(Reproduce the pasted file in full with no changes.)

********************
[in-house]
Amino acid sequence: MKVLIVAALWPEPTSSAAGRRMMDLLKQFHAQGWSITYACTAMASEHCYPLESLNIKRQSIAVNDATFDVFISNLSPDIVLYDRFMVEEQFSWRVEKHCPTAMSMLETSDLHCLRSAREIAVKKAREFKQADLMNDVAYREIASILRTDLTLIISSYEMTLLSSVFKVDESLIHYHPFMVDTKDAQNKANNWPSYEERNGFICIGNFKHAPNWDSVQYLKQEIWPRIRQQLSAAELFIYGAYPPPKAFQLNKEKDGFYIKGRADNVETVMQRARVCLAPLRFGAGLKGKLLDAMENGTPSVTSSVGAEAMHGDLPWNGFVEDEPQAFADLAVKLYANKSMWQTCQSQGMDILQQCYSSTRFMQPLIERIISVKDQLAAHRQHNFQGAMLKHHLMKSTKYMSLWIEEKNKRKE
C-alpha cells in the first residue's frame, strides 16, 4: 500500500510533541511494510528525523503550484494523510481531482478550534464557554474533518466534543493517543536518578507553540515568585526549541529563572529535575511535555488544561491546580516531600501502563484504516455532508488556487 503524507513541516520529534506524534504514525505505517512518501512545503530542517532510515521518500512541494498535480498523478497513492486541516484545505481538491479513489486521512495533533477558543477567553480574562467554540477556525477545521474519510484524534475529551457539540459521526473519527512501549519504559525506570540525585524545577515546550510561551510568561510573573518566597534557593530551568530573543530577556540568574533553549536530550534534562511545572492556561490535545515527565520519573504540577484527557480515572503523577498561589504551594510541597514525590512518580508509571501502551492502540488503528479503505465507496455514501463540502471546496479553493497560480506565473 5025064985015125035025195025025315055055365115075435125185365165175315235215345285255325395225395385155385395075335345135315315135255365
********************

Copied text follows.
[in-house]
Amino acid sequence: MKVLIVAALWPEPTSSAAGRRMMDLLKQFHAQGWSITYACTAMASEHCYPLESLNIKRQSIAVNDATFDVFISNLSPDIVLYDRFMVEEQFSWRVEKHCPTAMSMLETSDLHCLRSAREIAVKKAREFKQADLMNDVAYREIASILRTDLTLIISSYEMTLLSSVFKVDESLIHYHPFMVDTKDAQNKANNWPSYEERNGFICIGNFKHAPNWDSVQYLKQEIWPRIRQQLSAAELFIYGAYPPPKAFQLNKEKDGFYIKGRADNVETVMQRARVCLAPLRFGAGLKGKLLDAMENGTPSVTSSVGAEAMHGDLPWNGFVEDEPQAFADLAVKLYANKSMWQTCQSQGMDILQQCYSSTRFMQPLIERIISVKDQLAAHRQHNFQGAMLKHHLMKSTKYMSLWIEEKNKRKE
C-alpha cells in the first residue's frame, strides 16, 4: 500500500510533541511494510528525523503550484494523510481531482478550534464557554474533518466534543493517543536518578507553540515568585526549541529563572529535575511535555488544561491546580516531600501502563484504516455532508488556487 503524507513541516520529534506524534504514525505505517512518501512545503530542517532510515521518500512541494498535480498523478497513492486541516484545505481538491479513489486521512495533533477558543477567553480574562467554540477556525477545521474519510484524534475529551457539540459521526473519527512501549519504559525506570540525585524545577515546550510561551510568561510573573518566597534557593530551568530573543530577556540568574533553549536530550534534562511545572492556561490535545515527565520519573504540577484527557480515572503523577498561589504551594510541597514525590512518580508509571501502551492502540488503528479503505465507496455514501463540502471546496479553493497560480506565473 5025064985015125035025195025025315055055365115075435125185365165175315235215345285255325395225395385155385395075335345135315315135255365